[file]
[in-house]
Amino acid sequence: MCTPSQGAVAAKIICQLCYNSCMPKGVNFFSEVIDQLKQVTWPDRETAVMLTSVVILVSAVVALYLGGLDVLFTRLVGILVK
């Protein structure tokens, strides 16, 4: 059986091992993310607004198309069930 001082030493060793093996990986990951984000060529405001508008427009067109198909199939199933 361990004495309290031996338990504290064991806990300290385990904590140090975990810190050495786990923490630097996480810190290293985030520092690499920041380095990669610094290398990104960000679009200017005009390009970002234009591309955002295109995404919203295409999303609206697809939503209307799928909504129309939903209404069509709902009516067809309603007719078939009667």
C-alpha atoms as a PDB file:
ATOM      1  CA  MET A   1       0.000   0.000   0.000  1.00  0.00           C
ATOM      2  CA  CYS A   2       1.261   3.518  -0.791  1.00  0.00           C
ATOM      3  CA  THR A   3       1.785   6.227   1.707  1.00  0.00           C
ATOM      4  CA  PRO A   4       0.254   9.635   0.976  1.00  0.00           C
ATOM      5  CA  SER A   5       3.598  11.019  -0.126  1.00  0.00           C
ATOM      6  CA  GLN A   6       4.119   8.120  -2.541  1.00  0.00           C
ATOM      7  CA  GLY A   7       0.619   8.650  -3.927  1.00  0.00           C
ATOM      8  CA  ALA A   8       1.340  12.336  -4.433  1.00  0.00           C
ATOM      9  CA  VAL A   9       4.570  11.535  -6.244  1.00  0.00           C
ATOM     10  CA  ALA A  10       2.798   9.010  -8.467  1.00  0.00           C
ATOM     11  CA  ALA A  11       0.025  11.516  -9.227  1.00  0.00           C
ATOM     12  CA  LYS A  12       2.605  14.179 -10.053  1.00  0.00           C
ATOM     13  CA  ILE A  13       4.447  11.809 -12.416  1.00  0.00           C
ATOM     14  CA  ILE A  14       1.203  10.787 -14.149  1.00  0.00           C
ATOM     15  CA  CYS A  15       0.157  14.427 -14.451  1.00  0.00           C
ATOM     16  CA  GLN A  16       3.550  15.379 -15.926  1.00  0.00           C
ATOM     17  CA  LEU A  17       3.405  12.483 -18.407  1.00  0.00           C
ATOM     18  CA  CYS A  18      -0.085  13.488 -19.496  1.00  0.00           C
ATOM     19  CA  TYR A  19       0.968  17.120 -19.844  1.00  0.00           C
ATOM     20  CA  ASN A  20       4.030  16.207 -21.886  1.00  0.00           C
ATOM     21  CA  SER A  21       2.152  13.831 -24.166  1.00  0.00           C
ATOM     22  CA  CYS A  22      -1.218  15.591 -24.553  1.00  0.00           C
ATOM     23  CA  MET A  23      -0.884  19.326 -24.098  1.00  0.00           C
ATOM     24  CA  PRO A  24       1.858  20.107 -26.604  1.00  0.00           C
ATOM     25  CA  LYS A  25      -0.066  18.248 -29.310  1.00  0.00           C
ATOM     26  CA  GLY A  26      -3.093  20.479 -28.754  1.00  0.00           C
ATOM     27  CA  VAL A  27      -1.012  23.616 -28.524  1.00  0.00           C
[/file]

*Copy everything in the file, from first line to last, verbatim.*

[in-house]
Amino acid sequence: MCTPSQGAVAAKIICQLCYNSCMPKGVNFFSEVIDQLKQVTWPDRETAVMLTSVVILVSAVVALYLGGLDVLFTRLVGILVK
């Protein structure tokens, strides 16, 4: 059986091992993310607004198309069930 001082030493060793093996990986990951984000060529405001508008427009067109198909199939199933 361990004495309290031996338990504290064991806990300290385990904590140090975990810190050495786990923490630097996480810190290293985030520092690499920041380095990669610094290398990104960000679009200017005009390009970002234009591309955002295109995404919203295409999303609206697809939503209307799928909504129309939903209404069509709902009516067809309603007719078939009667």
C-alpha atoms as a PDB file:
ATOM      1  CA  MET A   1       0.000   0.000   0.000  1.00  0.00           C
ATOM      2  CA  CYS A   2       1.261   3.518  -0.791  1.00  0.00           C
ATOM      3  CA  THR A   3       1.785   6.227   1.707  1.00  0.00           C
ATOM      4  CA  PRO A   4       0.254   9.635   0.976  1.00  0.00           C
ATOM      5  CA  SER A   5       3.598  11.019  -0.126  1.00  0.00           C
ATOM      6  CA  GLN A   6       4.119   8.120  -2.541  1.00  0.00           C
ATOM      7  CA  GLY A   7       0.619   8.650  -3.927  1.00  0.00           C
ATOM      8  CA  ALA A   8       1.340  12.336  -4.433  1.00  0.00           C
ATOM      9  CA  VAL A   9       4.570  11.535  -6.244  1.00  0.00           C
ATOM     10  CA  ALA A  10       2.798   9.010  -8.467  1.00  0.00           C
ATOM     11  CA  ALA A  11       0.025  11.516  -9.227  1.00  0.00           C
ATOM     12  CA  LYS A  12       2.605  14.179 -10.053  1.00  0.00           C
ATOM     13  CA  ILE A  13       4.447  11.809 -12.416  1.00  0.00           C
ATOM     14  CA  ILE A  14       1.203  10.787 -14.149  1.00  0.00           C
ATOM     15  CA  CYS A  15       0.157  14.427 -14.451  1.00  0.00           C
ATOM     16  CA  GLN A  16       3.550  15.379 -15.926  1.00  0.00           C
ATOM     17  CA  LEU A  17       3.405  12.483 -18.407  1.00  0.00           C
ATOM     18  CA  CYS A  18      -0.085  13.488 -19.496  1.00  0.00           C
ATOM     19  CA  TYR A  19       0.968  17.120 -19.844  1.00  0.00           C
ATOM     20  CA  ASN A  20       4.030  16.207 -21.886  1.00  0.00           C
ATOM     21  CA  SER A  21       2.152  13.831 -24.166  1.00  0.00           C
ATOM     22  CA  CYS A  22      -1.218  15.591 -24.553  1.00  0.00           C
ATOM     23  CA  MET A  23      -0.884  19.326 -24.098  1.00  0.00           C
ATOM     24  CA  PRO A  24       1.858  20.107 -26.604  1.00  0.00           C
ATOM     25  CA  LYS A  25      -0.066  18.248 -29.310  1.00  0.00           C
ATOM     26  CA  GLY A  26      -3.093  20.479 -28.754  1.00  0.00           C
ATOM     27  CA  VAL A  27      -1.012  23.616 -28.524  1.00  0.00           C